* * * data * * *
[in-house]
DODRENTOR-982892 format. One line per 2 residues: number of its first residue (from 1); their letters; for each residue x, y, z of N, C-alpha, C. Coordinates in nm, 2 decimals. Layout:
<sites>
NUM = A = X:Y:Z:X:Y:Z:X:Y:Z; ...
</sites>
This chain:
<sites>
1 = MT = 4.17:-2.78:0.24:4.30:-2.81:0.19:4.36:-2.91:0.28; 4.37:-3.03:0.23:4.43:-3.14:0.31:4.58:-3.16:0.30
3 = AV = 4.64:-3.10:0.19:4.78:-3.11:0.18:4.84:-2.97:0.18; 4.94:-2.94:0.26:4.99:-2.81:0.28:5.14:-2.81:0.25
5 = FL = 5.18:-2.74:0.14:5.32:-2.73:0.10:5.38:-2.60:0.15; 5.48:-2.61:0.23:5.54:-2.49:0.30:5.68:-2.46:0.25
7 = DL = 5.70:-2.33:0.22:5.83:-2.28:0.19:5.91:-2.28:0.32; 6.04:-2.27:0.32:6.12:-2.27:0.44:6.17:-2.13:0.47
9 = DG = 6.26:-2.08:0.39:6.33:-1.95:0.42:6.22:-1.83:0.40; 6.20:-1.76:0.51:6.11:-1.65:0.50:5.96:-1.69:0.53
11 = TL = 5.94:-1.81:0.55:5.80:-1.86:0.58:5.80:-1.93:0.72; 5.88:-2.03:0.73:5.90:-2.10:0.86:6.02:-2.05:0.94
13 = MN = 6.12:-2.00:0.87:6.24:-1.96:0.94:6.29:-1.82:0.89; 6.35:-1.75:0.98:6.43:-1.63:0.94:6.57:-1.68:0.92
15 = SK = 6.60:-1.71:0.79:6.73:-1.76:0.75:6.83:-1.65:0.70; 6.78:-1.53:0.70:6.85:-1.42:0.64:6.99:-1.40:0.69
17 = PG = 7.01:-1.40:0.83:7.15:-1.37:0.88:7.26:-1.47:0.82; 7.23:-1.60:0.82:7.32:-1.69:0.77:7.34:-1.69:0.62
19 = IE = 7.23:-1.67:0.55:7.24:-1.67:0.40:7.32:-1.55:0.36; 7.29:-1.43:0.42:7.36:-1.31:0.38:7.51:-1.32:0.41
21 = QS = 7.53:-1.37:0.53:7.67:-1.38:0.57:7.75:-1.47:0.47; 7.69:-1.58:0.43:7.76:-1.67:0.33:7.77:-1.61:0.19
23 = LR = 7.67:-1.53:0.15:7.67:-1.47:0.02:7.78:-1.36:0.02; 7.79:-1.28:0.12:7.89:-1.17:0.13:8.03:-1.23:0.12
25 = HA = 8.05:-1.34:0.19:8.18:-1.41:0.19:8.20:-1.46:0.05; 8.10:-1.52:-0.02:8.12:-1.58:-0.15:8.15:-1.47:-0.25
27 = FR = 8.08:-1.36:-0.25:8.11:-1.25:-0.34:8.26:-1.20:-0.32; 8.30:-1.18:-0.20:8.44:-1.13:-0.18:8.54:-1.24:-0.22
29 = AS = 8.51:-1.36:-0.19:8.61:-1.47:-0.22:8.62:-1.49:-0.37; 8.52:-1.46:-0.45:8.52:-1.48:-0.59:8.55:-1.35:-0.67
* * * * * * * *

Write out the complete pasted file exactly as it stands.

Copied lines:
[in-house]
DODRENTOR-982892 format. One line per 2 residues: number of its first residue (from 1); their letters; for each residue x, y, z of N, C-alpha, C. Coordinates in nm, 2 decimals. Layout:
<sites>
NUM = A = X:Y:Z:X:Y:Z:X:Y:Z; ...
</sites>
This chain:
<sites>
1 = MT = 4.17:-2.78:0.24:4.30:-2.81:0.19:4.36:-2.91:0.28; 4.37:-3.03:0.23:4.43:-3.14:0.31:4.58:-3.16:0.30
3 = AV = 4.64:-3.10:0.19:4.78:-3.11:0.18:4.84:-2.97:0.18; 4.94:-2.94:0.26:4.99:-2.81:0.28:5.14:-2.81:0.25
5 = FL = 5.18:-2.74:0.14:5.32:-2.73:0.10:5.38:-2.60:0.15; 5.48:-2.61:0.23:5.54:-2.49:0.30:5.68:-2.46:0.25
7 = DL = 5.70:-2.33:0.22:5.83:-2.28:0.19:5.91:-2.28:0.32; 6.04:-2.27:0.32:6.12:-2.27:0.44:6.17:-2.13:0.47
9 = DG = 6.26:-2.08:0.39:6.33:-1.95:0.42:6.22:-1.83:0.40; 6.20:-1.76:0.51:6.11:-1.65:0.50:5.96:-1.69:0.53
11 = TL = 5.94:-1.81:0.55:5.80:-1.86:0.58:5.80:-1.93:0.72; 5.88:-2.03:0.73:5.90:-2.10:0.86:6.02:-2.05:0.94
13 = MN = 6.12:-2.00:0.87:6.24:-1.96:0.94:6.29:-1.82:0.89; 6.35:-1.75:0.98:6.43:-1.63:0.94:6.57:-1.68:0.92
15 = SK = 6.60:-1.71:0.79:6.73:-1.76:0.75:6.83:-1.65:0.70; 6.78:-1.53:0.70:6.85:-1.42:0.64:6.99:-1.40:0.69
17 = PG = 7.01:-1.40:0.83:7.15:-1.37:0.88:7.26:-1.47:0.82; 7.23:-1.60:0.82:7.32:-1.69:0.77:7.34:-1.69:0.62
19 = IE = 7.23:-1.67:0.55:7.24:-1.67:0.40:7.32:-1.55:0.36; 7.29:-1.43:0.42:7.36:-1.31:0.38:7.51:-1.32:0.41
21 = QS = 7.53:-1.37:0.53:7.67:-1.38:0.57:7.75:-1.47:0.47; 7.69:-1.58:0.43:7.76:-1.67:0.33:7.77:-1.61:0.19
23 = LR = 7.67:-1.53:0.15:7.67:-1.47:0.02:7.78:-1.36:0.02; 7.79:-1.28:0.12:7.89:-1.17:0.13:8.03:-1.23:0.12
25 = HA = 8.05:-1.34:0.19:8.18:-1.41:0.19:8.20:-1.46:0.05; 8.10:-1.52:-0.02:8.12:-1.58:-0.15:8.15:-1.47:-0.25
27 = FR = 8.08:-1.36:-0.25:8.11:-1.25:-0.34:8.26:-1.20:-0.32; 8.30:-1.18:-0.20:8.44:-1.13:-0.18:8.54:-1.24:-0.22
29 = AS = 8.51:-1.36:-0.19:8.61:-1.47:-0.22:8.62:-1.49:-0.37; 8.52:-1.46:-0.45:8.52:-1.48:-0.59:8.55:-1.35:-0.67